Addition of Leap Second Highlights Campaign for Its Elimination - Inside GNSS

Addition of Leap Second Highlights Campaign for Its Elimination

[Updated July 4] The world’s dominant mode of timekeeping, Coordinated Universal Time (UTC), took on another leap second on Saturday, June 30 at 23:59:60 UTC.

And then the fun began: the addition caused software handling Internet services such as LinkedIn, Pinterest, Mozilla, Reddit, StumbleUpon, Yelp, FourSquare and Gawker to behave unpredictably or even crash over the weekend.

[Updated July 4] The world’s dominant mode of timekeeping, Coordinated Universal Time (UTC), took on another leap second on Saturday, June 30 at 23:59:60 UTC.

And then the fun began: the addition caused software handling Internet services such as LinkedIn, Pinterest, Mozilla, Reddit, StumbleUpon, Yelp, FourSquare and Gawker to behave unpredictably or even crash over the weekend.

Although most GNSS receivers and systems depending on GNSS-based timing probably continued to operate normally with the addition, the discontinuation of leap seconds could potentially affect existing software designs of some equipment.

UTC is defined by the International Telecommunication Union (ITU-R) and is maintained by the International Bureau of Weights and Measures (BIPM) in cooperation with the International Earth reference and Rotation Service (IERS). Leap seconds help keep UTC closely aligned with universal time scales based on the rotation of the Earth. Because Earth dynamics fluctuates infinitesimally and somewhat unpredictably, leap seconds cannot be preprogrammed because they are typically announced only six months in advance by the IERS.

In contrast, GPS system time is a continuous time scale without leap seconds maintained by the GPS control segment. Europe’s Galileo and China’s Compass (BeiDou-2) GNSS systems also operate on continuous time scales that exclude leap seconds, but with offsets from GPS system time.

GLONASS, however, follows current UTC practice regarding insertion of leap seconds. Indeed, the most recent GLONASS Interface Control Document (ICD) released in 2008 has a separate appendix  providing recommendations to designers and users of GLONASS receivers for how they should operate during a UTC leap second correction.

The GPS navigation message broadcast by satellites includes the offset of GPS system time from UTC, as well as the necessary information to convert GPS time to UTC.

Currently, GPS time is 15 seconds ahead of UTC, an offset that will increased to 16 seconds as of midnight June 30/July 1. Receivers subtract this time difference from GPS system time to calculate UTC as well as local times.

For more than a decade, advocates of eliminating the leap second from UTC — in part because of the rise of GNSS systems — have pressed their case before the ITU-R and elsewhere.

In June 2009, the Assistant Secretary of Defense (ASD) signed a memorandum stating that the U.S. Department of Defense supports a change in policy that would lead to the discontinuation of the insertion of occasional leap seconds as of January 1, 2019.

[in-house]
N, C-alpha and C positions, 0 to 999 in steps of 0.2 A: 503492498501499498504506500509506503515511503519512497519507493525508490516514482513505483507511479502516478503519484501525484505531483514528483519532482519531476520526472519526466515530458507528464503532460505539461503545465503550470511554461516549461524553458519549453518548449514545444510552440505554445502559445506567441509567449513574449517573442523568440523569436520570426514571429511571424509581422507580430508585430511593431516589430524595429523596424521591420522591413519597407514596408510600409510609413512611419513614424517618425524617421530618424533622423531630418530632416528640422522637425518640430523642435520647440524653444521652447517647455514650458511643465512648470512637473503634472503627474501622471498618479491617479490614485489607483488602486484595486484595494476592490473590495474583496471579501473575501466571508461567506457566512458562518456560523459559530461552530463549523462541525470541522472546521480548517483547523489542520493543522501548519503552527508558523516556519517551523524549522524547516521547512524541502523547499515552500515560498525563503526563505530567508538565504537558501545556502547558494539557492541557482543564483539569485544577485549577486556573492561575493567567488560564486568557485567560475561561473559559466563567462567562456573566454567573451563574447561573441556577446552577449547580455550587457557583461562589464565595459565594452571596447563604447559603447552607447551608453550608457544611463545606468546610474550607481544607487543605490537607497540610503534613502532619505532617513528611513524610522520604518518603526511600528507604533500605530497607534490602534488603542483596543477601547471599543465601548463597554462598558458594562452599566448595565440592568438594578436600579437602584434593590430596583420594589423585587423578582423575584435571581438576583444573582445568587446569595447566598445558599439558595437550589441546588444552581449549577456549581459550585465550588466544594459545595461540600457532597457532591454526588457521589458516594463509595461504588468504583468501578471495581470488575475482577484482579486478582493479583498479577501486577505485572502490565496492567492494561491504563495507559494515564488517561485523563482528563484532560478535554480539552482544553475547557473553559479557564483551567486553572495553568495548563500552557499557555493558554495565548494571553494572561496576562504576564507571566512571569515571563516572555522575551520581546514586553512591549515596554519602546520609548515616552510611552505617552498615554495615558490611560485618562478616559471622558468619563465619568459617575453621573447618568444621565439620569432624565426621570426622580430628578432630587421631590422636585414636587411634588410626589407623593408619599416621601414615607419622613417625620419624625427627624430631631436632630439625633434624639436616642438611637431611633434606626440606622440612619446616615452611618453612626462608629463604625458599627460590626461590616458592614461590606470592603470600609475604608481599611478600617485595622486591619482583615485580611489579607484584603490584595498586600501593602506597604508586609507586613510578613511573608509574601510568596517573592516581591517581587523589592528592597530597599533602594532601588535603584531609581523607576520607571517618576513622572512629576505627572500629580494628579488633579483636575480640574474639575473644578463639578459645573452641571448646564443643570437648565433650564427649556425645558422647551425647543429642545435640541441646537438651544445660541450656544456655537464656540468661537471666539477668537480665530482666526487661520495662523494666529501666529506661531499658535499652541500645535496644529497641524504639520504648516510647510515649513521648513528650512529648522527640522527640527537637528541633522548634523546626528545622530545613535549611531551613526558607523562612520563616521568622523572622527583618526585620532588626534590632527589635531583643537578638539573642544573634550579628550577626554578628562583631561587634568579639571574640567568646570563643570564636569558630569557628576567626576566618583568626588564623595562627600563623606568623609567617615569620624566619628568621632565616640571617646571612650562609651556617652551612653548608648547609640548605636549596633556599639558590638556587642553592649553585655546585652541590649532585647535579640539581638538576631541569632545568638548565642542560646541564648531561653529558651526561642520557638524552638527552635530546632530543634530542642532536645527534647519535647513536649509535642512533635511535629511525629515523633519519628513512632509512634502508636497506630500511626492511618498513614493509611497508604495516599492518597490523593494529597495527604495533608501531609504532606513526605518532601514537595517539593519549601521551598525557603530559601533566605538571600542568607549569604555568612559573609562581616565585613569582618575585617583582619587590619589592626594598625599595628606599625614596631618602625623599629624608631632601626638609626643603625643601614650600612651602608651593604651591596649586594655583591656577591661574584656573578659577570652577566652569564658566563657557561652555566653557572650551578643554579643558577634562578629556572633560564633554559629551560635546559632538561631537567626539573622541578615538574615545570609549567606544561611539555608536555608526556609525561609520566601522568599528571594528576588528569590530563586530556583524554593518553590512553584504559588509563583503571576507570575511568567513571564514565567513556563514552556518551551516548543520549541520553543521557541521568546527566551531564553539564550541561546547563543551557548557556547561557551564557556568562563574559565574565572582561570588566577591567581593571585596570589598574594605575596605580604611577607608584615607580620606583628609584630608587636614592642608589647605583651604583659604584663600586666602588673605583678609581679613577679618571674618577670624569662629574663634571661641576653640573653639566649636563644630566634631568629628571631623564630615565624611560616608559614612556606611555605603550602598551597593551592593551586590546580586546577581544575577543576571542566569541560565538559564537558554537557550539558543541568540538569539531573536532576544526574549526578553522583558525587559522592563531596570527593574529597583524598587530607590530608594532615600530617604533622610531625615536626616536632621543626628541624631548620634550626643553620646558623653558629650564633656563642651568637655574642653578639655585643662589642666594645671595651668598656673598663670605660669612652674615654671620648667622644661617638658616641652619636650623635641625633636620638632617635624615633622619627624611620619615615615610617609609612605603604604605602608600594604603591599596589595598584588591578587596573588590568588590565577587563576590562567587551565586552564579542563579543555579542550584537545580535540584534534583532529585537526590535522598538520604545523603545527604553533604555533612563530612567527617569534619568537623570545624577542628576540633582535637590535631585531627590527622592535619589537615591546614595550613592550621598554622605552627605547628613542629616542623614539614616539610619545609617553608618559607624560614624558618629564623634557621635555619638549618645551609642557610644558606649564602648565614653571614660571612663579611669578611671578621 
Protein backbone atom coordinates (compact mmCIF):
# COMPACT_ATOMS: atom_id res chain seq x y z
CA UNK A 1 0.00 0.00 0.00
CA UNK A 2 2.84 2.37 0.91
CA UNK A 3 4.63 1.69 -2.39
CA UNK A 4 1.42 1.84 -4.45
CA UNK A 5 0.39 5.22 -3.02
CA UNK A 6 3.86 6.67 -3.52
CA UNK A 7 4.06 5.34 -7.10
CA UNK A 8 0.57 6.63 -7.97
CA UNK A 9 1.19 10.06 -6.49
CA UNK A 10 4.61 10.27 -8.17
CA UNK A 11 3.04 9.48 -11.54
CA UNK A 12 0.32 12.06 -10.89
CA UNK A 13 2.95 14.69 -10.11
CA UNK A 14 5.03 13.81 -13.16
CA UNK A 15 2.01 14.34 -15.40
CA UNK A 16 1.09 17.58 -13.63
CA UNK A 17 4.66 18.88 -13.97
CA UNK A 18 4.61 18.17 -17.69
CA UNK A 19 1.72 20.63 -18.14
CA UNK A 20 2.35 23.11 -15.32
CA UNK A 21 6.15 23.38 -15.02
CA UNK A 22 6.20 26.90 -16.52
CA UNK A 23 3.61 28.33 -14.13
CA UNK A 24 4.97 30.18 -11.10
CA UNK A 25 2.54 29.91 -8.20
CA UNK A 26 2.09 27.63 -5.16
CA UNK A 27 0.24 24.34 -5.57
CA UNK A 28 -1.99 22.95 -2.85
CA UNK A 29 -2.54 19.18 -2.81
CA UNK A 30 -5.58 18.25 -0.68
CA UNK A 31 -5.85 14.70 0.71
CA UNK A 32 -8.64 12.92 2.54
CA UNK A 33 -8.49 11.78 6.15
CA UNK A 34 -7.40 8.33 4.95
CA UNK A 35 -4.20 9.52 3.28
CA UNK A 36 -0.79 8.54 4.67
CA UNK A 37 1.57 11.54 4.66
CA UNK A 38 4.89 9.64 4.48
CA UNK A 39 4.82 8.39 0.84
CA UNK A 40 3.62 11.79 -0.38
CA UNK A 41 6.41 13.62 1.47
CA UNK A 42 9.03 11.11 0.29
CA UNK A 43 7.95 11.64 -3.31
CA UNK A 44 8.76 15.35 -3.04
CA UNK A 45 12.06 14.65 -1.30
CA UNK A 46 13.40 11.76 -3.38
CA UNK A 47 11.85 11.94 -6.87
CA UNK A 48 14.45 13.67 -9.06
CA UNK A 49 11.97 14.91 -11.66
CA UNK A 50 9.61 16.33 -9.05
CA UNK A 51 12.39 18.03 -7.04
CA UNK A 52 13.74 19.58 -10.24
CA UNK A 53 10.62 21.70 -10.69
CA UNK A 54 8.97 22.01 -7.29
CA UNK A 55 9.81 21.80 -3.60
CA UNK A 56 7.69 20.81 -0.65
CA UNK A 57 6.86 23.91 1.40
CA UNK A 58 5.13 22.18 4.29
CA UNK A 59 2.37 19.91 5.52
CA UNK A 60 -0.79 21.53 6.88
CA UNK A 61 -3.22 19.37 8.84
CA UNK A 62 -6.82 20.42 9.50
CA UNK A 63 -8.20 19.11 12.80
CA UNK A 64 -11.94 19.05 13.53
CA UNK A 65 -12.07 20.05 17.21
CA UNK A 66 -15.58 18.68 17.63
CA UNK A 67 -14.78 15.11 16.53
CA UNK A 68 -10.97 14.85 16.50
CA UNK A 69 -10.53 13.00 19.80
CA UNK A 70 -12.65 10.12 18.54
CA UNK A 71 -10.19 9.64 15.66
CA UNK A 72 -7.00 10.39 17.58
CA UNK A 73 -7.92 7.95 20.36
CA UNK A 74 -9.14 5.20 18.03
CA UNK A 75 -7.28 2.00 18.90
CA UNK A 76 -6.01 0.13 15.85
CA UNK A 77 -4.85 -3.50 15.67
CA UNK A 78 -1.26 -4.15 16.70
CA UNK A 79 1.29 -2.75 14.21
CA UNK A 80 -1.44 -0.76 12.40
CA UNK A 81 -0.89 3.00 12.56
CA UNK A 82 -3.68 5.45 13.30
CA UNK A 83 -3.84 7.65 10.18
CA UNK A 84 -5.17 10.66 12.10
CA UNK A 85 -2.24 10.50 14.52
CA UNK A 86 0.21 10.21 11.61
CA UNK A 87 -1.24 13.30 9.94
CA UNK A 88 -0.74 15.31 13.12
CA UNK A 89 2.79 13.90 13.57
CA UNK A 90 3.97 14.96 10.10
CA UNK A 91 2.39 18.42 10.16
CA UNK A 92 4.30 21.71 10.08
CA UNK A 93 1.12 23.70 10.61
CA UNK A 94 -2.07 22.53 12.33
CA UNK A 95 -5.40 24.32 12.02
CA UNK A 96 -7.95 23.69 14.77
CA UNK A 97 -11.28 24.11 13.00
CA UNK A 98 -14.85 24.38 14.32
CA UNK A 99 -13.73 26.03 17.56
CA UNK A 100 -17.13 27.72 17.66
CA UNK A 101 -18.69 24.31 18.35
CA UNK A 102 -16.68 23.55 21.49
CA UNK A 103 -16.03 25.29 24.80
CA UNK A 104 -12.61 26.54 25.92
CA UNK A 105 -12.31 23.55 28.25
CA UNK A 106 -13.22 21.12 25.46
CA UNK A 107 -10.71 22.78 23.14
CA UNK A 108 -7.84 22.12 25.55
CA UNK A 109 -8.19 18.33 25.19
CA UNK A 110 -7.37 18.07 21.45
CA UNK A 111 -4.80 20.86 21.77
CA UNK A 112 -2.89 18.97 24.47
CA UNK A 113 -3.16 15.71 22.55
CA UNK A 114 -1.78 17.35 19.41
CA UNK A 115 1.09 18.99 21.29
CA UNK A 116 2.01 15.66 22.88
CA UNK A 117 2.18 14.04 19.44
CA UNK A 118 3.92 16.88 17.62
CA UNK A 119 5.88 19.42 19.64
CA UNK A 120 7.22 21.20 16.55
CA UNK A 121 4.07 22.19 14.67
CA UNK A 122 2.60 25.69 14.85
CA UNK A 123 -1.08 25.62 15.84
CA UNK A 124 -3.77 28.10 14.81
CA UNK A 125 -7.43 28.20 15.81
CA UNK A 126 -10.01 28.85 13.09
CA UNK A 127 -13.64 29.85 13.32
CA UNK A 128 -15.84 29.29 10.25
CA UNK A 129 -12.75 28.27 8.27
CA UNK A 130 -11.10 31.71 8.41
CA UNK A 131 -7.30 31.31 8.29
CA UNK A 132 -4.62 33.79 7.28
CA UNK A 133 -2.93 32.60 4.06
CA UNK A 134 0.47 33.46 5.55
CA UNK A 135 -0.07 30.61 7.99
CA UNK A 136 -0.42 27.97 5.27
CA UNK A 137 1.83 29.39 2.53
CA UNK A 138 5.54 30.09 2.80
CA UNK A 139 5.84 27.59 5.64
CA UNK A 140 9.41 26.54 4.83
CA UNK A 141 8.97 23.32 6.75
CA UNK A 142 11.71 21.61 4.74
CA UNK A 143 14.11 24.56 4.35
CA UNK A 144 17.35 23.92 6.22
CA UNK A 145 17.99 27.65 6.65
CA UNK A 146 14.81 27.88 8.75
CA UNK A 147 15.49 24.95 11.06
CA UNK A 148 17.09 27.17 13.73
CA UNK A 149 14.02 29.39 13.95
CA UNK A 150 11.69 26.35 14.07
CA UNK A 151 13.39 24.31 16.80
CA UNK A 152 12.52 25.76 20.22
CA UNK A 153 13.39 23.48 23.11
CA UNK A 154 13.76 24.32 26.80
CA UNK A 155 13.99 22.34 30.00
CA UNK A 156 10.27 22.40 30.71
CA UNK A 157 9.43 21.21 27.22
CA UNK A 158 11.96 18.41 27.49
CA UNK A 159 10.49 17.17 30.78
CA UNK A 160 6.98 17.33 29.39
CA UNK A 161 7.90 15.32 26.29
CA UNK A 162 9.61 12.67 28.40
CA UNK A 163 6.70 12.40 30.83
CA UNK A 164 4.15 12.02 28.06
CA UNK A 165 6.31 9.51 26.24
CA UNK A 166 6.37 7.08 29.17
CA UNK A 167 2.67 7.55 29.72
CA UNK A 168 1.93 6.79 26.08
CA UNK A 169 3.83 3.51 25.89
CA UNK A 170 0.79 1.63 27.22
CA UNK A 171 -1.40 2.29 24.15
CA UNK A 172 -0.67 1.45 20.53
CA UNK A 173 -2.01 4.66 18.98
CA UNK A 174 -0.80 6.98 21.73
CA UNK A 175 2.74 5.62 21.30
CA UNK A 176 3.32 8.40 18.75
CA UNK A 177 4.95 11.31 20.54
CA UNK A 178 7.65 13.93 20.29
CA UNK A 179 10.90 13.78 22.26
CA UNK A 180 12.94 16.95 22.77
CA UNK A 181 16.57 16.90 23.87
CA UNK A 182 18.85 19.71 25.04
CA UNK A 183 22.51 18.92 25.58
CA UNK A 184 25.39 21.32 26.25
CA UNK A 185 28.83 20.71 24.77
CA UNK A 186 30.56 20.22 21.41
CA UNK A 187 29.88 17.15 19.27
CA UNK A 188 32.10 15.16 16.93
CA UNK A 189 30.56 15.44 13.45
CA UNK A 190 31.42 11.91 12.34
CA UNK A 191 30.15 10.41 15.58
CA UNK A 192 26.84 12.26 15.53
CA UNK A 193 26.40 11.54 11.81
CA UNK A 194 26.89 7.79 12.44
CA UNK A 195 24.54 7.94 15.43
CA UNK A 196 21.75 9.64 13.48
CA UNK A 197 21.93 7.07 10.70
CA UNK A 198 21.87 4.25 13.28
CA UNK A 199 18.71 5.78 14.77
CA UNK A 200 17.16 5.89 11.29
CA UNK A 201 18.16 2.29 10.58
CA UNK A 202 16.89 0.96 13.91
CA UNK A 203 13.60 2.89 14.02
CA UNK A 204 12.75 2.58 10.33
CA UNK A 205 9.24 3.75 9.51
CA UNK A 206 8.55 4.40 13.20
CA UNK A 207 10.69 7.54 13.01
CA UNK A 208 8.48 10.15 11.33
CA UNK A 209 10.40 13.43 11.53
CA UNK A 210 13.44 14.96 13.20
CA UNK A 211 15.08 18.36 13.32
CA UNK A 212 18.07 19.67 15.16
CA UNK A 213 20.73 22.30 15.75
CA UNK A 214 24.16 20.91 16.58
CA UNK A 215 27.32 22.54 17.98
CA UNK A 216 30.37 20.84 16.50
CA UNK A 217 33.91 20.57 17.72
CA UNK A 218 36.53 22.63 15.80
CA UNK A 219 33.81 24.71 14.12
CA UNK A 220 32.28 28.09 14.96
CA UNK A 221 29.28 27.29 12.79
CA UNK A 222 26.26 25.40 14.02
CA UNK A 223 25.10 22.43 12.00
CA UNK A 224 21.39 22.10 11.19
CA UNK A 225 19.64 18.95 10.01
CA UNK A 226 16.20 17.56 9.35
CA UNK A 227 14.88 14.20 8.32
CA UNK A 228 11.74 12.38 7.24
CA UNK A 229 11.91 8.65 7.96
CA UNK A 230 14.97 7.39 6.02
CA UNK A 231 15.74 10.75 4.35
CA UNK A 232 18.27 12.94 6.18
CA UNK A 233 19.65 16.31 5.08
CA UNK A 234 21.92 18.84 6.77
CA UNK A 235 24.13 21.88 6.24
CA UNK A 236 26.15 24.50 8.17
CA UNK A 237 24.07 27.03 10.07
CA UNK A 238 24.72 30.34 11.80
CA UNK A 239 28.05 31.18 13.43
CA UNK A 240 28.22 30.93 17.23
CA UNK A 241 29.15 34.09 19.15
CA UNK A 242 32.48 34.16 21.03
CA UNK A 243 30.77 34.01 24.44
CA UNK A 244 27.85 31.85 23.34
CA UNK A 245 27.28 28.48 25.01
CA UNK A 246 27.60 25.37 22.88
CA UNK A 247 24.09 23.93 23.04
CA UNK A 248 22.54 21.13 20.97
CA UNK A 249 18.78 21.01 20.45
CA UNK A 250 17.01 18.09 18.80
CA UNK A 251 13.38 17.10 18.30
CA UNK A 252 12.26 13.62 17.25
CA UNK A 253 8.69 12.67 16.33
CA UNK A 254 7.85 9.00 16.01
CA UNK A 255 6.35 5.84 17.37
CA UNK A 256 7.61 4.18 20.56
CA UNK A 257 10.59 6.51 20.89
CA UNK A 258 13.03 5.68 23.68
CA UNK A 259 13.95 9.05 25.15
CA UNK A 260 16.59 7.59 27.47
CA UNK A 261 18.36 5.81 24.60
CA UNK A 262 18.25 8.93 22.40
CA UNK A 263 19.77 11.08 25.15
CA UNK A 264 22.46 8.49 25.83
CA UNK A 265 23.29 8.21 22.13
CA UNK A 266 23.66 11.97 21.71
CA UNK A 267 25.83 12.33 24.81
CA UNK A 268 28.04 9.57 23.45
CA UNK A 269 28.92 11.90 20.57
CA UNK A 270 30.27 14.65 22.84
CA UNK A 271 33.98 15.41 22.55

2000, ITU-R Working Party (WP)7A established a formal “question” on “The Future of the UTC Timescale,” addressing the future definition and use of UTC. The current focus of the discussion is a proposed Recommendation ITU-R TF.460-6 on standard-frequency and time-signal emissions.

In January, the International Telecommunications Union–Radiocommunication (ITU-R) assembly deferred a decision about eliminating leap seconds in UTC until the World Radiocommunication Conference 2015 (WRC-15).

During the meeting, the U.S. delegation supported an amendment to ITU-R TF.460-6 that would discontinue use of the leap second in UTC.
“The increasing use of, and reliance on, satellite-based navigation and positional reference favors the suppression of leap seconds,” U.S. representatives said in a prepared statement.  “Systems for space activities, global navigation satellite systems, telecommunications, network synchronization, and electric power distribution desire a continuous, uninterrupted time reference.  UTC without leap seconds can provide this.

“By suppressing the use of leap seconds in UTC, the repeated effort and cost required of users to successfully accommodate the introduction of each new leap second into UTC would be eliminated.  The safety and reliability of systems dependent on UTC would be improved.”

The official U.S. policy initiative is based in part on the following considerations:

·      The use of leap seconds in UTC introduces discontinuities or disruptions into what would be an otherwise uninterrupted, continuous time stream.  Organizations involved with space activities, global navigation satellite systems, telecommunications, network synchronization and electric power distribution have all requested a continuous time scale.

·      The use of leap seconds in UTC adds complexity to systems dependent on precise time keeping.  They require additional software, protocols, and coordination to ensure that no disharmony is introduced to these systems.

·      Leap seconds are not inserted regularly into UTC.  Each leap second requires human intervention at some level.

·      The use of leap seconds introduces the possibility of technical problems each time they are inserted into UTC.  This can impact the safety and reliability of systems dependent on precision time keeping.

·      A variety of continuous “pseudo-time scales” have proliferated to provide a solution to the problems associated with discontinuities in UTC.  The existence of these multiple time scales creates potential problems in operational use and may complicate unnecessarily not only their inter-operability but also their reliability.